In the back of a sports bar in a Cleveland, Ohio, three groups gathered around decks of cards. They were trading different options—one person adding money to the pot, another taking it away. They were discussing strategy, considering big risks for big rewards. There were chicken wings, French fries, and beer. People from different teams were working side by side, exchanging dug-in positions for possibilities.
These were unusual players, with an unusual task: one, the negotiating team from Cleveland Metropolitan School District and the other, representatives from the Cleveland Teachers Union, discussing the school system budget. Their game of choice: ERS’ tool, School Budget Hold’em.
For a month prior, the school district and the union had been in contract talks, using an “interest-based” approach which focused on common concerns rather than staked-out positions. Cleveland CFO John Scanlan had used School Budget Hold’em with the School Board, and thought it might work to reinforce the culture of problem-solving with the union. In School Budget Hold’em, teams choose from a set of cards listing savings and investments—such as increasing class size or raising teacher salaries—that a typical school district might consider. The goal is to select a hand that meets the needs of students and teachers while hitting a budget target. In the past two years, more than 6,000 school leaders across the country have played the game as way to stimulate creative conversations about school strategy. So Scanlan and Cleveland Schools CEO Eric Gordon decided to invite the union to an informal, after-work game.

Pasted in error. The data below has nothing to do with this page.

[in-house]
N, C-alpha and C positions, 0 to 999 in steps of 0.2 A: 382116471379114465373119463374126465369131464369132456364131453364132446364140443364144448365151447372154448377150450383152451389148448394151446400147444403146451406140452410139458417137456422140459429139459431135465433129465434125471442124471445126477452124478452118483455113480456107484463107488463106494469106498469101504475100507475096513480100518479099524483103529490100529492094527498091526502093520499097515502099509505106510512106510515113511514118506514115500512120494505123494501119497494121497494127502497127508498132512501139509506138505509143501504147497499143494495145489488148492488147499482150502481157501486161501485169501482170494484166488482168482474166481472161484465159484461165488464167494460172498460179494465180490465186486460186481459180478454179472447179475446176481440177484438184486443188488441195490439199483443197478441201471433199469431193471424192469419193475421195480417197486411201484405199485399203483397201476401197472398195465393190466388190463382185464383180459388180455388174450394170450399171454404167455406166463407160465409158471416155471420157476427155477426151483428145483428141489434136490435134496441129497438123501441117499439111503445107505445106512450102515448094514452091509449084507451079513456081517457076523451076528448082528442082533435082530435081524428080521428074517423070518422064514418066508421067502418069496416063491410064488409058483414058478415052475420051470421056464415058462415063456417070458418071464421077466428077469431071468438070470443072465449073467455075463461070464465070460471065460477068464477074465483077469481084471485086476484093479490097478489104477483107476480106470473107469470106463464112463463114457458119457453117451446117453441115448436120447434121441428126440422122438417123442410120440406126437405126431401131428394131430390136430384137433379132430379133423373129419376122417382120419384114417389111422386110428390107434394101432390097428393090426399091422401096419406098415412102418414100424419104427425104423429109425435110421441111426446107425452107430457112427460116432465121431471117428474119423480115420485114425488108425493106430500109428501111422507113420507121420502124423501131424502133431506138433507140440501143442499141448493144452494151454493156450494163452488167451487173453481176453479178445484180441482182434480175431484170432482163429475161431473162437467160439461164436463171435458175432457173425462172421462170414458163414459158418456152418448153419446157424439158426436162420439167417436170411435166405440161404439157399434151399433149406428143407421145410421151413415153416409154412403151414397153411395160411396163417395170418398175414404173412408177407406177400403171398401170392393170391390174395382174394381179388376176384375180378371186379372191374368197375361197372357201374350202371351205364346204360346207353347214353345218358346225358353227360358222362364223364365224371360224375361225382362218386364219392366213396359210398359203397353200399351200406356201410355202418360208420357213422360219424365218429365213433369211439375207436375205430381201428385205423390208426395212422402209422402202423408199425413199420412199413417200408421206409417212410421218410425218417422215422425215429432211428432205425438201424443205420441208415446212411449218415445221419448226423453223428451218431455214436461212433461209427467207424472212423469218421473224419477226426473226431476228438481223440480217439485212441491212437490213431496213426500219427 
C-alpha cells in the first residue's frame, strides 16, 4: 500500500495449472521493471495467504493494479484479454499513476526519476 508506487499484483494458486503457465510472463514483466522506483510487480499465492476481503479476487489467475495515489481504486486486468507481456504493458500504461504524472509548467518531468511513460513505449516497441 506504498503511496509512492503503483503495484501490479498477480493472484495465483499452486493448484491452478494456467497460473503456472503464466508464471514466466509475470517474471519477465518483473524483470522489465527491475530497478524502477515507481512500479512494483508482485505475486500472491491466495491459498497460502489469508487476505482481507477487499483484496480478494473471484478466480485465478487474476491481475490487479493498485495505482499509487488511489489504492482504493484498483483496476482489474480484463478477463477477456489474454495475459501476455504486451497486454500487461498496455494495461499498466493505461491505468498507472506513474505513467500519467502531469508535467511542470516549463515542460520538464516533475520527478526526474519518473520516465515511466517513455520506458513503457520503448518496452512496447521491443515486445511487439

Scanlan says that at first, the invitation understandably met with questions from the union.
That evening, the district and the union mixed up into three teams, each of which tried to balance the budget for a hypothetical District X. A sample district was used instead of the specifics of the Cleveland case in order to encourage out-of-the-box thinking. Scanlan believes the game helped participants get a fresh perspective:
Union President David Quolke agrees that the format of the game—both the exercise and the informal setting—helped both sides see things differently.
Both Scanlan and Quolke note that Hold’em didn’t create any magical harmony between the two sides—even within the game there was some disagreement, and some positional bargaining. But Scanlan noticed a certain amount of pride within the teams that created a mutually agreeable set of recommendations, and which seemed to positively influence the teams that struggled. Quolke thinks the game could be used as a great “an ice-breaker” at the beginning of a negotiation process, because it allows people to get to know each other outside of their roles and thus engage in a more productive conversation at the bargaining table.
In May, the Cleveland teachers union approved the contract proposal with 71% support. The proposal includes details to flesh out the legislatively mandated differentiated compensation plan for teachers, a 4% pay increase in exchange for a longer school day, and greater flexibility for school-based leadership. Quolke said the contract shows how teachers “are willing to lead school reform efforts in Cleveland”, and Cleveland School Board Chairwoman Denise Link called the agreement “ground-breaking”. Both sides were pleased that an agreement was reached before the end of the school year.
All of this may have indeed happened without the nighttime card game of School Budget Hold’em. But both teams would recommend the experience to other negotiators—for the chance to break out of the bargaining, encounter new possibilities, build some trust—and eat some chicken wings.
Note: It is important to clarify that no taxpayer dollars were used in the provisioning of beer, wings, or any other expense in this after-work, supplemental activity. And that, of course, School Budget Hold’em involves no actual gambling!
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